Criminal Law

510. Excusable Homicide: Accident

The defendant is not guilty of (murder/ [or] manslaughter) if (he/ she) killed someone as a result of accident or misfortune. Such a killing is excused, and therefore not unlawful, if:

1. The defendant was doing a lawful act in a lawful way;

2. The defendant was acting with usual and ordinary caution;


3. The defendant was acting without any unlawful intent.

A person acts with usual and ordinary caution if he or she acts in a way that a reasonably careful person would act in the same or similar situation.

The People have the burden of proving beyond a reasonable doubt that the killing was not excused. If the People have not met this burden, you must find the defendant not guilty of (murder/ [or] manslaughter).

Bench Notes

Instructional Duty

The trial court has a sua sponte duty to instruct on lawful acts that excuse homicide when there is evidence supporting that defense. (See People v. Hampton (1929) 96 Cal.App. 157, 159-160 [273 P. 854] [court erred in refusing defendant's requested instruction]; People v. Slater (1943) 60 Cal.App.2d 358, 369 [140 P.2d 846]; People v. Bloyd (1987) 43 Cal.3d 333, 353-354 [233 Cal.Rptr. 368, 729 P.2d 802] [instruction not required when defendant argued the victim killed herself by accident].)

When this instruction is given, it should always be given in conjunction with CALCRIM No. 581, Involuntary Manslaughter: Murder Not Charged or CALCRIM No. 580, Involuntary Manslaughter: Lesser Included Offense, unless vehicular manslaughter with ordinary negligence is charged. (People v. Velez (1983) 144 Cal.App.3d 558, 566-568 [192 Cal.Rptr. 686].) A lawful act can be the basis of involuntary manslaughter, but only if that act is committed with criminal negligence ("in an unlawful manner or without due caution and circumspection"). (Pen. Code, § 192(b).) The level of negligence described in this instruction, 510, is ordinary negligence. While proof of ordinary negligence is sufficient to prevent a killing from being excused under Penal Code section 195, subd. 1, proof of ordinary negligence is not sufficient to find a defendant guilty of involuntary manslaughter under Penal Code section 192(b). (People v. Penny (1955) 44 Cal.2d 861, 879-880 [285 P.2d 926].)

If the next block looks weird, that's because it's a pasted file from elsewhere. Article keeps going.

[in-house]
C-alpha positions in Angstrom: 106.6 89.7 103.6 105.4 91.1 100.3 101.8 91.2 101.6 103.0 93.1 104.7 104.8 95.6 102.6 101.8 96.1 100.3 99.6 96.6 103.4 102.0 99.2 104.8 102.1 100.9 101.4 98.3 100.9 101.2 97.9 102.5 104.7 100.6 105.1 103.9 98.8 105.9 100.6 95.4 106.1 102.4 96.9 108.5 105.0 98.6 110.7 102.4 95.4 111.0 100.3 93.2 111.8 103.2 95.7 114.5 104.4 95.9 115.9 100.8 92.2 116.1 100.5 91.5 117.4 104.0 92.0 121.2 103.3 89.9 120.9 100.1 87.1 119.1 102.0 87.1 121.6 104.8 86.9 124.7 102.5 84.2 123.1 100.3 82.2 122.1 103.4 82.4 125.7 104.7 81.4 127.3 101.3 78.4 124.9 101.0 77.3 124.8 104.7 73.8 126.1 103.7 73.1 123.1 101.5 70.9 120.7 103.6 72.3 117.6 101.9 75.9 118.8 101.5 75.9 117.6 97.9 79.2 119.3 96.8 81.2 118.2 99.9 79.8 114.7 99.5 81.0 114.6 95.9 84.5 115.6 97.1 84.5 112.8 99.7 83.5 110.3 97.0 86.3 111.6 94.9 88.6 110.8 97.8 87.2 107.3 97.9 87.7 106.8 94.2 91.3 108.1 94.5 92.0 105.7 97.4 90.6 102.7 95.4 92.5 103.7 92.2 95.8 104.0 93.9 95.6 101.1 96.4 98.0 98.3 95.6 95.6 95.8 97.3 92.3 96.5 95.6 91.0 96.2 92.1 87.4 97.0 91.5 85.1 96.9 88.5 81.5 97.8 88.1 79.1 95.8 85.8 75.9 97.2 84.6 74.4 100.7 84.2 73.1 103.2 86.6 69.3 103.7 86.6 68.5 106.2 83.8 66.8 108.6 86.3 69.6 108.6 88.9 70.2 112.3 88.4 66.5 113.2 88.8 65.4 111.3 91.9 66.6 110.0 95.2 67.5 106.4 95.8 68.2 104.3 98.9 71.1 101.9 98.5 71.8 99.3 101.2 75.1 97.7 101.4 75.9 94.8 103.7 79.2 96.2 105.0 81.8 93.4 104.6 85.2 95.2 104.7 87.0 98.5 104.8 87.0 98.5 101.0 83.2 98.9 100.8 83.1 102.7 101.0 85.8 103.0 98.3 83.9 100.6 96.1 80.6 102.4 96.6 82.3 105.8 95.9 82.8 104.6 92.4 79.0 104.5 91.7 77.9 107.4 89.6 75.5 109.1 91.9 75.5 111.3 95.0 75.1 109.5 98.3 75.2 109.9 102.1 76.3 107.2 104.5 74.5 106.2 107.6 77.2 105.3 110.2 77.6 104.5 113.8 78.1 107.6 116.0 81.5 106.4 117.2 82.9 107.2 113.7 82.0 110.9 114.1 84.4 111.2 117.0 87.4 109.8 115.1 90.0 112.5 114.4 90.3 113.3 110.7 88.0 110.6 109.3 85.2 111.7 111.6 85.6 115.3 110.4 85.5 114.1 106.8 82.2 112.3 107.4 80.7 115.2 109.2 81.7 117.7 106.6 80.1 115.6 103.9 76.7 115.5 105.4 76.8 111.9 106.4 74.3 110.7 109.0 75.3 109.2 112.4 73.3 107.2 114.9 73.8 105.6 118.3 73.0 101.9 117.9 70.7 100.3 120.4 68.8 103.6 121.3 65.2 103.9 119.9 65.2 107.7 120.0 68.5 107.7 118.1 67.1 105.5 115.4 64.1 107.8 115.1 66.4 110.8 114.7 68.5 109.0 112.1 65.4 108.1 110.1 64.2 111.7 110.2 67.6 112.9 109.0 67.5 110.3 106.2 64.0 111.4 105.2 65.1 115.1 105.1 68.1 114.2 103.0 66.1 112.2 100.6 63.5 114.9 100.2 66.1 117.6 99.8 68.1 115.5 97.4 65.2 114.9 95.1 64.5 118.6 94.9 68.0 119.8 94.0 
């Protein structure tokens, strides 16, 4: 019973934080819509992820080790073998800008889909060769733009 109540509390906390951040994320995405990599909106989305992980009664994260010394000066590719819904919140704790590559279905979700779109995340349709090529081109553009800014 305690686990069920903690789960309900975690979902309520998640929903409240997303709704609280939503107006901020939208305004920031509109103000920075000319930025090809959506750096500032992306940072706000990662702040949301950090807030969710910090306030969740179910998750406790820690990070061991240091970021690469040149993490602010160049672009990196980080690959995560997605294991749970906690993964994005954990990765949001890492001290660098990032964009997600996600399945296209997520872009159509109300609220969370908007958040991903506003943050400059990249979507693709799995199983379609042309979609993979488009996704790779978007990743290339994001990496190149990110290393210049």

Related Instructions

CALCRIM No. 3404, Accident.


Excusable Homicide If Committed by Lawful Act. Pen. Code, § 195, subd. 1.

Burden of Proof. Pen. Code, § 189.5; People v. Frye (1992) 7 Cal.App.4th 1148, 1154-1155 [10 Cal.Rptr.2d 217].

Instructing With Involuntary Manslaughter. People v. Velez (1983) 144 Cal.App.3d 558, 566-568 [192 Cal.Rptr. 686].

Misfortune as Accident. People v. Gorgol (1953) 122 Cal.App.2d 281, 308 [265 P.2d 69].

Secondary Sources

1 Witkin & Epstein, California Criminal Law (3d ed. 2000) Defenses, § 242.

3 Millman, Sevilla & Tarlow, California Criminal Defense Practice, Ch. 73, Defenses and Justifications, §§ 73.01[5], 73.16 (Matthew Bender).

4 Millman, Sevilla & Tarlow, California Criminal Defense Practice, Ch. 85, Submission to Jury and Verdict, § 85.04[1][c] (Matthew Bender).

6 Millman, Sevilla & Tarlow, California Criminal Defense Practice, Ch. 142, Crimes Against the Person, § 142.01[1][b] (Matthew Bender).

Related Issues

Traditional Self-Defense

In People v. Curtis (1994) 30 Cal.App.4th 1337, 1358-1359 [37 Cal.Rptr.2d 304], the court held that the claim that a killing was accidental bars the defendant from relying on traditional self-defense not only as a defense, but also to negate implied malice. However, in People v. Elize (1999) 71 Cal.App.4th 605, 610-616 [84 Cal.Rptr.2d 35], the court reached the opposite conclusion, holding that the trial court erred in refusing to give self-defense instructions where the defendant testified that the gun discharged accidentally. Elize relies on two Supreme Court opinions, People v. Barton (1995) 12 Cal.4th 186 [47 Cal.Rtpr.2d 569, 906 P.2d], and People v. Breverman (1998) 19 Cal.4th 142 [77 Cal.Rptr.2d 142, 960 P.2d 1094]. Because Curtis predates these opinions, Elize appears to be the more persuasive authority.

(New January 2006)